Move to the Los Angeles Dodgers organization

After acquiring Valenzuela in the summer of 1979, the Dodgers assigned him to the Lodi Dodgers of the High-A level California League, where he posted a 1–2 record and a 1.13 earned run average (ERA) in limited action.[6] The Dodgers felt that Valenzuela needed to learn to throw an off-speed pitch, so they had Dodgers pitcher Bobby Castillo teach him to throw the screwball before the 1980 season.[7] In 1980 Valenzuela was promoted to the Double-A level San Antonio Dodgers. There Valenzuela led the Texas League with 162 strikeouts, and he earned a 13-9 win-loss record and a 3.10 ERA.[8]

Valenzuela was called up to the Los Angeles Dodgers bullpen in September 1980. In the last month of the season, Valenzuela helped the Dodgers to a Western Division tie with the Houston Astros, pitching 1723 shutout innings of relief over the course of ten games, during which he earned two wins and a save. Dodgers then lost a one-game playoff - and thus the division championship - to the Astros.


Valenzuela in 1981 was named the opening day starter as a rookie after Jerry Reuss was injured 24 hours before his scheduled start and Burt Hooton was not ready to fill in. Valenzuela shut out the Houston Astros 2–0.[9] He started the season 8–0 with five shutouts and an ERA of 0.50. Punctuating this dominance on the mound, Valenzuela had an unusual, flamboyant wind-up (looking skyward just at the apex of every pitch), which drew attention of its own.[10] It was a habit which he claims to have developed spontaneously, although not until joining the Dodgers.[11]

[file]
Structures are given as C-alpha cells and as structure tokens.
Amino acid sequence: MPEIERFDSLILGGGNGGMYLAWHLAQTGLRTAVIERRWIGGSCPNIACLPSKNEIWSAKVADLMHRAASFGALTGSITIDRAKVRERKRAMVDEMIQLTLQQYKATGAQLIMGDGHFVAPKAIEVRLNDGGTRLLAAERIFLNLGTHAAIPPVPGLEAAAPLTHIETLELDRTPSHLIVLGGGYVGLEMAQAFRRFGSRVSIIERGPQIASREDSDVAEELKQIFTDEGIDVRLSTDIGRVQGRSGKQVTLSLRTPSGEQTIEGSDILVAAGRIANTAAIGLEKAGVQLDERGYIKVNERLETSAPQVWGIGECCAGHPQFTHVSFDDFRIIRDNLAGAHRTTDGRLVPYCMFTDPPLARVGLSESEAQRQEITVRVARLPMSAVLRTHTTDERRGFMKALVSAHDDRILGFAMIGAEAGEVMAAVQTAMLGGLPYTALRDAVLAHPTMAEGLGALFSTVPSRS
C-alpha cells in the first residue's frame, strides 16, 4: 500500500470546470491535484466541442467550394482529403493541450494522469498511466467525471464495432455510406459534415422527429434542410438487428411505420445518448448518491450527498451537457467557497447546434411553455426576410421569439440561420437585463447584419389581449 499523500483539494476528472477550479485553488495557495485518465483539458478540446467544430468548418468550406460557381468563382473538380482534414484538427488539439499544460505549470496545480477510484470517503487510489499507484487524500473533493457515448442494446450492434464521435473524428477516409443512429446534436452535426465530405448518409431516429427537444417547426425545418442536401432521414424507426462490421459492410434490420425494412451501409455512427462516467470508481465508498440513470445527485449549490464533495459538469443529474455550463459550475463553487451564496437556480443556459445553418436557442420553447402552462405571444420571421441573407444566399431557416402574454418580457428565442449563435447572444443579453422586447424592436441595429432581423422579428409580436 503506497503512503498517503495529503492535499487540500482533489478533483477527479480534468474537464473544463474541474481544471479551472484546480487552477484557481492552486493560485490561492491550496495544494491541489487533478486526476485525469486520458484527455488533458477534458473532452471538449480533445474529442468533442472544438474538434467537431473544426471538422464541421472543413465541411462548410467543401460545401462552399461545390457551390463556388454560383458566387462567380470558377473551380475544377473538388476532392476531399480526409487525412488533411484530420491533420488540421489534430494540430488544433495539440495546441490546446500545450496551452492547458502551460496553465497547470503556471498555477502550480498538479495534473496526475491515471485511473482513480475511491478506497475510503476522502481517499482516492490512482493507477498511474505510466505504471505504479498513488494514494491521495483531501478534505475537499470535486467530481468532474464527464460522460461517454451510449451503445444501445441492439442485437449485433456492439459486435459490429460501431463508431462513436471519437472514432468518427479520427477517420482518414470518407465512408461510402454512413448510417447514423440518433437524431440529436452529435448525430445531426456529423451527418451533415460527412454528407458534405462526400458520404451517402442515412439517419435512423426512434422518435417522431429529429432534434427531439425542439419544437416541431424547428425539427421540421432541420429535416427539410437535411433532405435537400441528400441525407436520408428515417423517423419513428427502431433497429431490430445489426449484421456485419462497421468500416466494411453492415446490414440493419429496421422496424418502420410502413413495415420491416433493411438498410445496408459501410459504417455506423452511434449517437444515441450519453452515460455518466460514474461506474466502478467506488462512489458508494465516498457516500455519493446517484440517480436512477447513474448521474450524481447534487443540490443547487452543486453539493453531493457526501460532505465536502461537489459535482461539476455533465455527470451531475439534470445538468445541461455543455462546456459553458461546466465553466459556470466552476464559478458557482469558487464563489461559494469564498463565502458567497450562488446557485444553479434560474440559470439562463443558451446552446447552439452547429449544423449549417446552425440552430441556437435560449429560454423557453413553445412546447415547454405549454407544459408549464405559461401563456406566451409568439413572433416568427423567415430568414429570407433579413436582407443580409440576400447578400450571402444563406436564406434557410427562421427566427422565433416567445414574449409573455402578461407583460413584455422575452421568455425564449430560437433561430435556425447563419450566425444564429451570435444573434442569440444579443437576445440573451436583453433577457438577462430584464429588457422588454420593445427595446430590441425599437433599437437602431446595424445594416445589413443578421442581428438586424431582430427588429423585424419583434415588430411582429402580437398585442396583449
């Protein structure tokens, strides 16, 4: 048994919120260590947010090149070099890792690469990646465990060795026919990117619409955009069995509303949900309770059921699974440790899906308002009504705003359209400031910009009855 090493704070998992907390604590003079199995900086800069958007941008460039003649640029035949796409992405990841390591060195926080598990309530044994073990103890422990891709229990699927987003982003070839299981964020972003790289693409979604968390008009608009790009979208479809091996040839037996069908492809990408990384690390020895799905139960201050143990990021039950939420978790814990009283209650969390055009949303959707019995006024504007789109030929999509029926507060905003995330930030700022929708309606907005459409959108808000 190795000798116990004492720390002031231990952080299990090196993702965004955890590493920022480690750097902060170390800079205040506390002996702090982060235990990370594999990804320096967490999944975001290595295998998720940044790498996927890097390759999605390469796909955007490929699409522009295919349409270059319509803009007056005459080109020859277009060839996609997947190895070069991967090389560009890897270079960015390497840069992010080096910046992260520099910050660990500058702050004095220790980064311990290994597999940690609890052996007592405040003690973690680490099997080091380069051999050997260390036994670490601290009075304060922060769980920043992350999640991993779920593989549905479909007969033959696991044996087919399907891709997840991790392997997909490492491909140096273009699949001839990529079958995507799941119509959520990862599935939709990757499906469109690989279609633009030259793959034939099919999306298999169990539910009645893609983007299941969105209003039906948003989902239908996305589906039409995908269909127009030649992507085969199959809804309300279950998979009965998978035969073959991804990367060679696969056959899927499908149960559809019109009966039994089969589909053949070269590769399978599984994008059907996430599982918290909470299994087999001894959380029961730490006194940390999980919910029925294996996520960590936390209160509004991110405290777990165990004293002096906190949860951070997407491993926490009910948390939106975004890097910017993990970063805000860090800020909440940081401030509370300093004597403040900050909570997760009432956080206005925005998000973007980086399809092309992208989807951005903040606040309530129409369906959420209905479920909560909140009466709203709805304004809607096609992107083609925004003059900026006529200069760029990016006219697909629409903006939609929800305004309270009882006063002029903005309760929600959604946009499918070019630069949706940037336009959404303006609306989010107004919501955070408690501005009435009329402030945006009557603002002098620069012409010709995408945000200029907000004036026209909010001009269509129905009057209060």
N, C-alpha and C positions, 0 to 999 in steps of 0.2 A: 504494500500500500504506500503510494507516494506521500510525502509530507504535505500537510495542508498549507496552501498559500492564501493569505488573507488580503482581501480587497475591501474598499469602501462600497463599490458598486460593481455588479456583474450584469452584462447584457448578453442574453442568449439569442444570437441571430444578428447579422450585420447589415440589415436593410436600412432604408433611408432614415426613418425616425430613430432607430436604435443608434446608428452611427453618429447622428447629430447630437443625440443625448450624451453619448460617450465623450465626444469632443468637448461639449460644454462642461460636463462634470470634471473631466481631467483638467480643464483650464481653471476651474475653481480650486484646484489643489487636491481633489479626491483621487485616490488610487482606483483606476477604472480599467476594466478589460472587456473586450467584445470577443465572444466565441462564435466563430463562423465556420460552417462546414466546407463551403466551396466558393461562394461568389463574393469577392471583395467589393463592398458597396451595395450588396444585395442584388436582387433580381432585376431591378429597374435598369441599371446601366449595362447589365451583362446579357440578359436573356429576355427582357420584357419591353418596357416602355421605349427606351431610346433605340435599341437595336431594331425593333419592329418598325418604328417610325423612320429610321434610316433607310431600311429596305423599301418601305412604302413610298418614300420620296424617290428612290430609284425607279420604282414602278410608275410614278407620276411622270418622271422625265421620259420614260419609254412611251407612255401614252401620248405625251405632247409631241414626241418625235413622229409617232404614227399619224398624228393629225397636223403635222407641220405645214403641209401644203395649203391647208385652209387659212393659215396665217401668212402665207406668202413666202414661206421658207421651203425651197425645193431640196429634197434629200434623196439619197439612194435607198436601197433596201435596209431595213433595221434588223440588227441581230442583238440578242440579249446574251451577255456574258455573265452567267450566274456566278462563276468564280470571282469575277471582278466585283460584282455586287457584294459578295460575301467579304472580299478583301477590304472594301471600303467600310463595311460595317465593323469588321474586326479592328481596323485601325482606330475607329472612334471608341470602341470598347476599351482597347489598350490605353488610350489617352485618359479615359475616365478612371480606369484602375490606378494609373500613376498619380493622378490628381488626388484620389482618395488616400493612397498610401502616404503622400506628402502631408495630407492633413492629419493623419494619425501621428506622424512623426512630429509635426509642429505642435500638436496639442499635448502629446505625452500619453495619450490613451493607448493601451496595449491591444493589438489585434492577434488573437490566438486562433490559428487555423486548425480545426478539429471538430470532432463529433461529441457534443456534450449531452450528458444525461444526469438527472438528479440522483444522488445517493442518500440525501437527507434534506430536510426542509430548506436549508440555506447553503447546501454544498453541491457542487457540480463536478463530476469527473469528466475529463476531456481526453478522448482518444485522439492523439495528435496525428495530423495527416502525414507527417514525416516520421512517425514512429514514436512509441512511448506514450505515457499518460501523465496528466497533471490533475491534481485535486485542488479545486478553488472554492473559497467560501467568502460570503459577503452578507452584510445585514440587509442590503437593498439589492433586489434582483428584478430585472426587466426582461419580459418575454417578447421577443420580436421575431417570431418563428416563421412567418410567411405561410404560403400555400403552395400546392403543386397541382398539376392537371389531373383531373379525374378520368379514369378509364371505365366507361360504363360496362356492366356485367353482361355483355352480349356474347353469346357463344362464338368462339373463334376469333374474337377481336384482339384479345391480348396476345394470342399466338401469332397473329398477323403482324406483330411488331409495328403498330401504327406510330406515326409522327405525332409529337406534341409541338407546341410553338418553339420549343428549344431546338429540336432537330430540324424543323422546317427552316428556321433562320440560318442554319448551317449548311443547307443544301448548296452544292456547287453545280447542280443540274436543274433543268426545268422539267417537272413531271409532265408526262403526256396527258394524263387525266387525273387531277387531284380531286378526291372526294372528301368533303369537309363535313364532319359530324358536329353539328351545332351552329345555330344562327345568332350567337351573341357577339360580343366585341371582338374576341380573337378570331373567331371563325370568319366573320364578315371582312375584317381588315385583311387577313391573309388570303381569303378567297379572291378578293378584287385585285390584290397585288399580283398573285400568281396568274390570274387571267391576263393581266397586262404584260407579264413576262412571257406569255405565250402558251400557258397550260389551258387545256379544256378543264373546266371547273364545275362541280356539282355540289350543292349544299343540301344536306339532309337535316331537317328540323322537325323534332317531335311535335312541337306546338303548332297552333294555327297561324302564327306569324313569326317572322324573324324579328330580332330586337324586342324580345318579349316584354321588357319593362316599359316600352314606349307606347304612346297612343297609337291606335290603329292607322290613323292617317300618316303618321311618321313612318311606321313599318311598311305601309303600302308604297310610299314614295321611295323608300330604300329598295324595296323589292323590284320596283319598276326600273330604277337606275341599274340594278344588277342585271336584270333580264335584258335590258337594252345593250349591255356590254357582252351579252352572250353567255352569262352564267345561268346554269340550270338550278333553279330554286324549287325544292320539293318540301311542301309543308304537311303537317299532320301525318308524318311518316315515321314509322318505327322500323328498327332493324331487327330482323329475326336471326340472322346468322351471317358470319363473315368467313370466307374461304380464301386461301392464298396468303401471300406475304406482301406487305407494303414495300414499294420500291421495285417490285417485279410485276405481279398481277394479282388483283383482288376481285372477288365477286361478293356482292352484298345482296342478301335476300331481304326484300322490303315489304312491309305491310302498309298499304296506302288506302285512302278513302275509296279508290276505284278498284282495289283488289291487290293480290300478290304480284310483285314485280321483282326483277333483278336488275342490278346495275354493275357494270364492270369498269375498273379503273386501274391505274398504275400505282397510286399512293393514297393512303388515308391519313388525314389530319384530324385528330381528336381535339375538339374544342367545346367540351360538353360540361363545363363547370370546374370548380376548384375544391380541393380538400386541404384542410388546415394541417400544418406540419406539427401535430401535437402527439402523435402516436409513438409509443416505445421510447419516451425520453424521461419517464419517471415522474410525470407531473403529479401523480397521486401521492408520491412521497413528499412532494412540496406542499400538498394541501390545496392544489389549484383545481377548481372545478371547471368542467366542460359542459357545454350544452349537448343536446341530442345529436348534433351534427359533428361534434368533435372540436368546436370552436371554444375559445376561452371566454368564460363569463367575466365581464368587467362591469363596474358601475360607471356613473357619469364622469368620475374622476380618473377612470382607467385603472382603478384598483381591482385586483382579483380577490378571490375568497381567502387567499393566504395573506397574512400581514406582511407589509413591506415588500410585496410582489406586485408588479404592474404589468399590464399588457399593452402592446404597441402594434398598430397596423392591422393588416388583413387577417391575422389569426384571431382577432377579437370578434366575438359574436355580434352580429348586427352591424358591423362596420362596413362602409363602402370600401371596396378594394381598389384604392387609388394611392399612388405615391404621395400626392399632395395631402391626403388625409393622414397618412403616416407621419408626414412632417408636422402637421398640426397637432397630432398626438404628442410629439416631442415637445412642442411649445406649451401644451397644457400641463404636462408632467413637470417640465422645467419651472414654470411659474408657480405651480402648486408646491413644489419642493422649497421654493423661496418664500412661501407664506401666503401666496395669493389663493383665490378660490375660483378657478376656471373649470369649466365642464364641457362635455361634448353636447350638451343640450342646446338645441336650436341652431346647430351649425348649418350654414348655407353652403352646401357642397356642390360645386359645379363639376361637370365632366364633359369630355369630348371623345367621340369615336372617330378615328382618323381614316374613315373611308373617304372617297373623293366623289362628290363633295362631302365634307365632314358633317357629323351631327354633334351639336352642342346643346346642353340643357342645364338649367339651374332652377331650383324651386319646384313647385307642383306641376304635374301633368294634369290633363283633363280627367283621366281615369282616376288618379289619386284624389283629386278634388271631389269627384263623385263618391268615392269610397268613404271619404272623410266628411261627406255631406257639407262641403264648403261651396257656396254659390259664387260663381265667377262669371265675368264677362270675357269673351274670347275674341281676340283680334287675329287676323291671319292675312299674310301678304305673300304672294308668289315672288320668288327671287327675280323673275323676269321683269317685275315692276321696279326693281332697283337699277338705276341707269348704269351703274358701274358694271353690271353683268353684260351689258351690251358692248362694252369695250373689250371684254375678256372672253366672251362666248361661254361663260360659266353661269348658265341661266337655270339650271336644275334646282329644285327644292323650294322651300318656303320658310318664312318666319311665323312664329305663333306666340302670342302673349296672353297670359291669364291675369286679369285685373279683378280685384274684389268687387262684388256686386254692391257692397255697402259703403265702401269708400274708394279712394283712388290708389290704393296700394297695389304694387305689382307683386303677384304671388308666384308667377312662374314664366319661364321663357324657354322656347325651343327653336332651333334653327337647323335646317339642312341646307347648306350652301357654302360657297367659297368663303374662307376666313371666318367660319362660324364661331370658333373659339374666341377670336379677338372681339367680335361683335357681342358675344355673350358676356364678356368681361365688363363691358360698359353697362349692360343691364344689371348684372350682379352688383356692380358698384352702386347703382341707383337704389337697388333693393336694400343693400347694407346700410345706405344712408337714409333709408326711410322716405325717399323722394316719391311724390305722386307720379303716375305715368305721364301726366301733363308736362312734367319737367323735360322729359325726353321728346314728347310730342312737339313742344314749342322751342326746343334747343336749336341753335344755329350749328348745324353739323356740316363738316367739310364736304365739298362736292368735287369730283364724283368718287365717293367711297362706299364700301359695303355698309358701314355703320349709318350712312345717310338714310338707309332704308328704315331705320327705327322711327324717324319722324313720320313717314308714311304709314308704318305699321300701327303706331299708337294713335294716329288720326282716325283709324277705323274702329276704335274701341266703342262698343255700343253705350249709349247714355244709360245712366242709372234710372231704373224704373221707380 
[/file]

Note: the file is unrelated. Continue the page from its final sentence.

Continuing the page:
An instant media icon, Valenzuela drew large crowds from the Los Angeles Latino community every time he pitched and triggering high demand across the country for his rookie baseball cards. The craze surrounding Valenzuela came to be known as "Fernandomania."[1] During his warmup routine at Dodger Stadium, the PA system would play ABBA's 1976 hit song Fernando. He became the first player to win the Rookie of the Year Award and the Cy Young Award in the same season. He was also the first rookie to lead the National League in strikeouts. The Dodgers won the World Series that season.[9]

Valenzuela was less dominant after the 1981 player strike wiped out the middle third of the season, but the left-hander still finished with a 13–7 record and a 2.48 ERA. He led all pitchers in complete games (11), shutouts (8), innings pitched (192.1) and strikeouts (180). In the post-season, Valenzuela became the youngest pitcher to start the first game of a series and pitched a complete Game 3 of the 1981 World Series against the New York Yankees.[12] In total, he went 3–1 in the post-season as he helped the Dodgers to their first World Championship since 1965.

In addition to his skills on the mound, Valenzuela also displayed much better offensive skills than most pitchers. During his rookie season, Valenzuela batted .250 and struck out just nine times in 64 at bats, and was the recipient of the National League's Silver Slugger Award for pitchers.

"El Toro"

Following the outstanding debut, Valenzuela, nicknamed "El Toro" (the Bull) by fans, settled down into a number of years as a workhorse starter and one of the league's best pitchers. He had one of his best seasons in 1986, when he finished 21–11 with a 3.14 ERA and led the league in wins, complete games and innings pitched. He lost a narrow vote for the Cy Young Award to the Astros' Mike Scott.[13]